His eyes were gold, she realised—not the pure gold of her gilded ball but dark and flecked like those of a frog, and quite beautiful. Somehow thrown into confusion by this—was she not a foolish girl as well as a wilful one?—she answered “Zorya,” without thinking to lie. If she’d spoken a good saint’s name perhaps, even then, it might have protected her; but as it was she was quite helpless. She didn’t even recoil when he reached out a finger and drew it down the line of her throat, leaving a line of chill damp that made her shiver, before tracing a spiral upon the top of her breastbone just above the lip of her bodice. She couldn’t wrench herself away, only drop her eyes before his impertinent gaze.
“You’re quite comely.”
“So they say,” she answered through her teeth. A cold bead of water found its way from his fingertip into the cleft of her breasts, where it trickled down the slope of her warm flesh like a secret caress.
“And beloved of the Tsar. Such good fortune.”
She clenched her jaw.
“Are you thankful?”
“Beyond words,” she said in strangled voice.
The Vodyanoi smiled. “Here you are, Zorya,” he murmured, pressing the ball into her free hand. Then he leaned forward and brushed his lips to hers, speculatively. His mouth was cold on her warm one, and her face grew even warmer as she flushed with shame. He chuckled at that. “Soon, my love.” Not, she thought, if she could help it. After all, her marriage would take place in Moscow, far away from this little millpond. How would a Vodyanoi find her at that distance? She would be safe from him, surely?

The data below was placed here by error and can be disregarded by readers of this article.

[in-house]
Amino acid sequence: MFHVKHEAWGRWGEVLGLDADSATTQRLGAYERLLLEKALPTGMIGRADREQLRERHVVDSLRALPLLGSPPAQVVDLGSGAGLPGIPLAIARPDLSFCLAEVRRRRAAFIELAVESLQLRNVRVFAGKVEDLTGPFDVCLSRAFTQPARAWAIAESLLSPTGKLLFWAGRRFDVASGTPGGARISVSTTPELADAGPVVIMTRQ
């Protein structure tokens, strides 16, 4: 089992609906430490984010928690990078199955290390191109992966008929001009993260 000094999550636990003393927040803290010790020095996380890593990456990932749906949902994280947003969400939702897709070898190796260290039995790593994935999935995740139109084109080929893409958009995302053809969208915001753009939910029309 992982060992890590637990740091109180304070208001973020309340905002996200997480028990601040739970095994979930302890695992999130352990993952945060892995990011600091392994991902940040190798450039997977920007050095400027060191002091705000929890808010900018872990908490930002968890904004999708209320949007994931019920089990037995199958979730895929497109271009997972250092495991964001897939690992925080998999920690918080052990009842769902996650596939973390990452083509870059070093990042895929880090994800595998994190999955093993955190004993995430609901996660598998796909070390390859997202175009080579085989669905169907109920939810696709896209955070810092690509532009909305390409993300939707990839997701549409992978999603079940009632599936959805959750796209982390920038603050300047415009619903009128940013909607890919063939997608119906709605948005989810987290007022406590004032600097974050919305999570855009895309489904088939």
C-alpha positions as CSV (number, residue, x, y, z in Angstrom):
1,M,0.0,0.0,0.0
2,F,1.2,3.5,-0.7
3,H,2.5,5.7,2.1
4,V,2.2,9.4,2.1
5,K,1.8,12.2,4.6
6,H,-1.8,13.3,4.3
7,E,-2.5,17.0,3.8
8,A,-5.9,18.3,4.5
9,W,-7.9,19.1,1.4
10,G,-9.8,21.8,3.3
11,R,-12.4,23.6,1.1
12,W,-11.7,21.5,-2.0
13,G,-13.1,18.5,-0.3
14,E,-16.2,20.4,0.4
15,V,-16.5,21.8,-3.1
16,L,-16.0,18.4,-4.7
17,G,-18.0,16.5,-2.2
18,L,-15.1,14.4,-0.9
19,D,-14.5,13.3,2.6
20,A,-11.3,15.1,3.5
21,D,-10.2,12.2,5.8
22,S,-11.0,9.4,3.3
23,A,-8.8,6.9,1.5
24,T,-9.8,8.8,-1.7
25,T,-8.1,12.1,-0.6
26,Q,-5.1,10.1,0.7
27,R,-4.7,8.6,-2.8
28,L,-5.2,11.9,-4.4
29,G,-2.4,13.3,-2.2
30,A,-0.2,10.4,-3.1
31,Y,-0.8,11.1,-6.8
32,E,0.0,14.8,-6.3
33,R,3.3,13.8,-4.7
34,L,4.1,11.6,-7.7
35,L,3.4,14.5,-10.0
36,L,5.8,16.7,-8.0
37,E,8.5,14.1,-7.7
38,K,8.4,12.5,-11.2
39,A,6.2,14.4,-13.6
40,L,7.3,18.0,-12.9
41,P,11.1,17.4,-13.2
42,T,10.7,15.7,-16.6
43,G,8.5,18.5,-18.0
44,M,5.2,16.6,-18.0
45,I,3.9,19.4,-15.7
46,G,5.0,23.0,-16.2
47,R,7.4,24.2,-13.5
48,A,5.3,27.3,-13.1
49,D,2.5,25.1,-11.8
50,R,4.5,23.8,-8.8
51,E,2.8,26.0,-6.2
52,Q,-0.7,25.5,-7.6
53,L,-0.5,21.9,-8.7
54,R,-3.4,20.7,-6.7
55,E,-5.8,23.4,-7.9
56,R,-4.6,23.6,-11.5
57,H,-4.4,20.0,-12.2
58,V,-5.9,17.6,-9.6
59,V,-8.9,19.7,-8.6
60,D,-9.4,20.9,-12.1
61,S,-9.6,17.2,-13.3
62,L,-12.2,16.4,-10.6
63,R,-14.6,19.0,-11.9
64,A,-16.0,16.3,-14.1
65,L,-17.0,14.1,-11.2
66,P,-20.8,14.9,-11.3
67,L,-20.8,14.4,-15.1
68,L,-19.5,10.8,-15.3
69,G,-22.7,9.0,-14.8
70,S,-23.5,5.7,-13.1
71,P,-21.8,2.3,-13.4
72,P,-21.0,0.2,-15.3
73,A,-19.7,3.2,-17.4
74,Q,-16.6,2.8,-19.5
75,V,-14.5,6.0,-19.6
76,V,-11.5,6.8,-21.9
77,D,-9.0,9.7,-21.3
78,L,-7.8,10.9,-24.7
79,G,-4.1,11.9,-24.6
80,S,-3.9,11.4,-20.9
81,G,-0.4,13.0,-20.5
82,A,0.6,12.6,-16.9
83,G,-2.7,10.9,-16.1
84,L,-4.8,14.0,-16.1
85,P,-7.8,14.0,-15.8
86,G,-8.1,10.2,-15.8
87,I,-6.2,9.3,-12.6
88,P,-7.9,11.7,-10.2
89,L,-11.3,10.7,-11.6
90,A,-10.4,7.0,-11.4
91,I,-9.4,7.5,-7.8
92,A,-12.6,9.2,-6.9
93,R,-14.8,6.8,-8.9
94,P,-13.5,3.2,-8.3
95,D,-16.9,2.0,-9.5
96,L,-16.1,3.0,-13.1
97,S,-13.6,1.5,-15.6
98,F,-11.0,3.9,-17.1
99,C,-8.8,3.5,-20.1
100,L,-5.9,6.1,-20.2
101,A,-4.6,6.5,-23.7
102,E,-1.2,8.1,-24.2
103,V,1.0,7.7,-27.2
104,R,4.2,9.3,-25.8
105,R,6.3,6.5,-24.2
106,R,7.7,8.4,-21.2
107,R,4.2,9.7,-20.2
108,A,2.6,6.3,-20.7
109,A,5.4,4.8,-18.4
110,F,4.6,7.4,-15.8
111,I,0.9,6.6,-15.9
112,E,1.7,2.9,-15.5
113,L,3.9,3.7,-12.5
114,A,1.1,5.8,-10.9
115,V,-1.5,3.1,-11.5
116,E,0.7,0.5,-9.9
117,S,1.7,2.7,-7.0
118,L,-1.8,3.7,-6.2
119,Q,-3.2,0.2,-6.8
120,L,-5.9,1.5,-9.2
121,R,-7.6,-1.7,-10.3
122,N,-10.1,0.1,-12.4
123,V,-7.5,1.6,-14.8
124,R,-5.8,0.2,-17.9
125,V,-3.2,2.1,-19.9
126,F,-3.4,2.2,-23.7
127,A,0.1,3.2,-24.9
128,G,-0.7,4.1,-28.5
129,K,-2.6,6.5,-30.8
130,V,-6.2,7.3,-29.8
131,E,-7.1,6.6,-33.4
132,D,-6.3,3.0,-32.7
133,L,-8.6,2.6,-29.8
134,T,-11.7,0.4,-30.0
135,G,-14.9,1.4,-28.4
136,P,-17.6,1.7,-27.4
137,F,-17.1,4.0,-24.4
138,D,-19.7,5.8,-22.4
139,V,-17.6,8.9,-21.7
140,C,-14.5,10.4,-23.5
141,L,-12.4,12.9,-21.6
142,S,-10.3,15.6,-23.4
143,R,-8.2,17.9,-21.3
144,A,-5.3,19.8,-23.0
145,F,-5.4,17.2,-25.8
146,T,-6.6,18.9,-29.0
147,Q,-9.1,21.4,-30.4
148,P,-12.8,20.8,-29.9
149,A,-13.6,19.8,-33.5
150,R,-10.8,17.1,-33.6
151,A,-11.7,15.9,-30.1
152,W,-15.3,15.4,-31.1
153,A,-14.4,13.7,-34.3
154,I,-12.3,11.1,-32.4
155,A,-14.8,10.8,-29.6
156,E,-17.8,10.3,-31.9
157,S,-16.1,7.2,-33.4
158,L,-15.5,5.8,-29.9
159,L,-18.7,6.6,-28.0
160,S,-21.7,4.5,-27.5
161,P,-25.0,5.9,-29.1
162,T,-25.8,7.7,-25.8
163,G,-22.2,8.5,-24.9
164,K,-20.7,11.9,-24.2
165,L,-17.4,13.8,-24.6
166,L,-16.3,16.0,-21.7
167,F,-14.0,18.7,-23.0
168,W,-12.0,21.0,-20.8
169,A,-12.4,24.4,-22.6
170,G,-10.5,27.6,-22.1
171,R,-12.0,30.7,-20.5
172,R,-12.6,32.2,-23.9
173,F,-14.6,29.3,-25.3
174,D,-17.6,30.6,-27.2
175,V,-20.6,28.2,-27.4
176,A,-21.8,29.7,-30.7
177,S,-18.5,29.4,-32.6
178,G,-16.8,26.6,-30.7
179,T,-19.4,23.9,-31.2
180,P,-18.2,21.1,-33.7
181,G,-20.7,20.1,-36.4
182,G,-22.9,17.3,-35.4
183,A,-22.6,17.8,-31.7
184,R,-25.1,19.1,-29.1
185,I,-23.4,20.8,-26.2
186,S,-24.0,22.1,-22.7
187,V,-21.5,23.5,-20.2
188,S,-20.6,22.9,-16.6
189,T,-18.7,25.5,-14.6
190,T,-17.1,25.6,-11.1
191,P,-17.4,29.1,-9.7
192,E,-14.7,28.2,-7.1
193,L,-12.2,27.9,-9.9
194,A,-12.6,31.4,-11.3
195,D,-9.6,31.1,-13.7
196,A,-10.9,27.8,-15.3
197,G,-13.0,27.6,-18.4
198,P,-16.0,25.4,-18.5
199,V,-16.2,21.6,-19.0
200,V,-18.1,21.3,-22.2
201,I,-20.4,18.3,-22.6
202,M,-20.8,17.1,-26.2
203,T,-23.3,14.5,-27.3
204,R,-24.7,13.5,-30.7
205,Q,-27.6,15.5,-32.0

And yet despite her cold calculation she burned and squirmed inside.
Then he rose and left her, walking back down into the pool, his leather kilt dragging behind him, and she watched him go through the bars of her lashes: his narrow hips, his broader shoulders, his bare and muscular back, the slick of his hair as black and smooth as silt deposited after a flood. Those things burned themselves onto her mind’s eye.
Then she took herself and her ball off back to the safety of her father’s house. She dried and polished the Tsar’s gift, and was relieved to find that it had taken no dint from being dropped. Only, now there was a smudge upon it that would not clean off: a tiny patch no bigger than a thumbprint, and luckily no more noticeable. She wrapped the ball in a silken cloth and did not let it slip from her grasp again.